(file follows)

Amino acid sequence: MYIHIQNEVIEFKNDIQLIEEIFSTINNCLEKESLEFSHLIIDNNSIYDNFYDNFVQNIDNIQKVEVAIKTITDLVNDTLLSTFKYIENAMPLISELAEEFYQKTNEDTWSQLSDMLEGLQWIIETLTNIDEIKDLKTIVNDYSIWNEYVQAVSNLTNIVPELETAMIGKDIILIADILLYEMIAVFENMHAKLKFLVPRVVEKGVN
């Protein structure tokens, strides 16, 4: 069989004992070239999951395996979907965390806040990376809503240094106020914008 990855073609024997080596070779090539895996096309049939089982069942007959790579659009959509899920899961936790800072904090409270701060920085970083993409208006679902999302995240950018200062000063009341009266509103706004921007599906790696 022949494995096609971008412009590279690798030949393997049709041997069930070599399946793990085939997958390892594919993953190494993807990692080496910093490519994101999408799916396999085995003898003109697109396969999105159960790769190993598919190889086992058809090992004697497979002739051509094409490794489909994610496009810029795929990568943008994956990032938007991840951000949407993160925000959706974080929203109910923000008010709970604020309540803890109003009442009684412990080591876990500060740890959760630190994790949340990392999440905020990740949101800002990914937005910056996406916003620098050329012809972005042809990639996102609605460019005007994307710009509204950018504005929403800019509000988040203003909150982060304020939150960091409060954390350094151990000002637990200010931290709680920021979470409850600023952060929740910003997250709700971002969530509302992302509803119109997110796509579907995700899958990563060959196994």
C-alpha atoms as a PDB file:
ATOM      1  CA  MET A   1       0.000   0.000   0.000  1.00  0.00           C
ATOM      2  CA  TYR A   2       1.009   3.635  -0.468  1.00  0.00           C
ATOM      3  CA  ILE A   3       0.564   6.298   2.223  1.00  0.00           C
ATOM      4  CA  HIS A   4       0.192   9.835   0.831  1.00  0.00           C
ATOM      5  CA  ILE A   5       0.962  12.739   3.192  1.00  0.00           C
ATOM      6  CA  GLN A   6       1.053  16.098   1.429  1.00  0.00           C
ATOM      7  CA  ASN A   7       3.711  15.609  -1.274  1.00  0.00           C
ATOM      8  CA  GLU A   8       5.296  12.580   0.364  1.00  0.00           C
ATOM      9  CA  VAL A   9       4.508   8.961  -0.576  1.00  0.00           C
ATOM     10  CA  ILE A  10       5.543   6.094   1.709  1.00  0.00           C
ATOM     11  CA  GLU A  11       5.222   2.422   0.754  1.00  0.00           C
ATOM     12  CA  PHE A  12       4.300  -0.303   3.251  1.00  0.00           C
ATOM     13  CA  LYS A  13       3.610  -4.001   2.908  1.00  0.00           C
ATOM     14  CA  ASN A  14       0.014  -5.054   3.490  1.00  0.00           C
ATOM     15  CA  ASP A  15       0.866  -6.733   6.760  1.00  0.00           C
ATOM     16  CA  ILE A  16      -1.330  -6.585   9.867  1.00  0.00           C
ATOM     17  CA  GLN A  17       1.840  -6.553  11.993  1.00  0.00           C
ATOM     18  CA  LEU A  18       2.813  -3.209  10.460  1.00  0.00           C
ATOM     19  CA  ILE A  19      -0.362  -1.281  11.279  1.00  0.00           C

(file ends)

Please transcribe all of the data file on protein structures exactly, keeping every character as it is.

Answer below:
Amino acid sequence: MYIHIQNEVIEFKNDIQLIEEIFSTINNCLEKESLEFSHLIIDNNSIYDNFYDNFVQNIDNIQKVEVAIKTITDLVNDTLLSTFKYIENAMPLISELAEEFYQKTNEDTWSQLSDMLEGLQWIIETLTNIDEIKDLKTIVNDYSIWNEYVQAVSNLTNIVPELETAMIGKDIILIADILLYEMIAVFENMHAKLKFLVPRVVEKGVN
């Protein structure tokens, strides 16, 4: 069989004992070239999951395996979907965390806040990376809503240094106020914008 990855073609024997080596070779090539895996096309049939089982069942007959790579659009959509899920899961936790800072904090409270701060920085970083993409208006679902999302995240950018200062000063009341009266509103706004921007599906790696 022949494995096609971008412009590279690798030949393997049709041997069930070599399946793990085939997958390892594919993953190494993807990692080496910093490519994101999408799916396999085995003898003109697109396969999105159960790769190993598919190889086992058809090992004697497979002739051509094409490794489909994610496009810029795929990568943008994956990032938007991840951000949407993160925000959706974080929203109910923000008010709970604020309540803890109003009442009684412990080591876990500060740890959760630190994790949340990392999440905020990740949101800002990914937005910056996406916003620098050329012809972005042809990639996102609605460019005007994307710009509204950018504005929403800019509000988040203003909150982060304020939150960091409060954390350094151990000002637990200010931290709680920021979470409850600023952060929740910003997250709700971002969530509302992302509803119109997110796509579907995700899958990563060959196994």
C-alpha atoms as a PDB file:
ATOM      1  CA  MET A   1       0.000   0.000   0.000  1.00  0.00           C
ATOM      2  CA  TYR A   2       1.009   3.635  -0.468  1.00  0.00           C
ATOM      3  CA  ILE A   3       0.564   6.298   2.223  1.00  0.00           C
ATOM      4  CA  HIS A   4       0.192   9.835   0.831  1.00  0.00           C
ATOM      5  CA  ILE A   5       0.962  12.739   3.192  1.00  0.00           C
ATOM      6  CA  GLN A   6       1.053  16.098   1.429  1.00  0.00           C
ATOM      7  CA  ASN A   7       3.711  15.609  -1.274  1.00  0.00           C
ATOM      8  CA  GLU A   8       5.296  12.580   0.364  1.00  0.00           C
ATOM      9  CA  VAL A   9       4.508   8.961  -0.576  1.00  0.00           C
ATOM     10  CA  ILE A  10       5.543   6.094   1.709  1.00  0.00           C
ATOM     11  CA  GLU A  11       5.222   2.422   0.754  1.00  0.00           C
ATOM     12  CA  PHE A  12       4.300  -0.303   3.251  1.00  0.00           C
ATOM     13  CA  LYS A  13       3.610  -4.001   2.908  1.00  0.00           C
ATOM     14  CA  ASN A  14       0.014  -5.054   3.490  1.00  0.00           C
ATOM     15  CA  ASP A  15       0.866  -6.733   6.760  1.00  0.00           C
ATOM     16  CA  ILE A  16      -1.330  -6.585   9.867  1.00  0.00           C
ATOM     17  CA  GLN A  17       1.840  -6.553  11.993  1.00  0.00           C
ATOM     18  CA  LEU A  18       2.813  -3.209  10.460  1.00  0.00           C
ATOM     19  CA  ILE A  19      -0.362  -1.281  11.279  1.00  0.00           C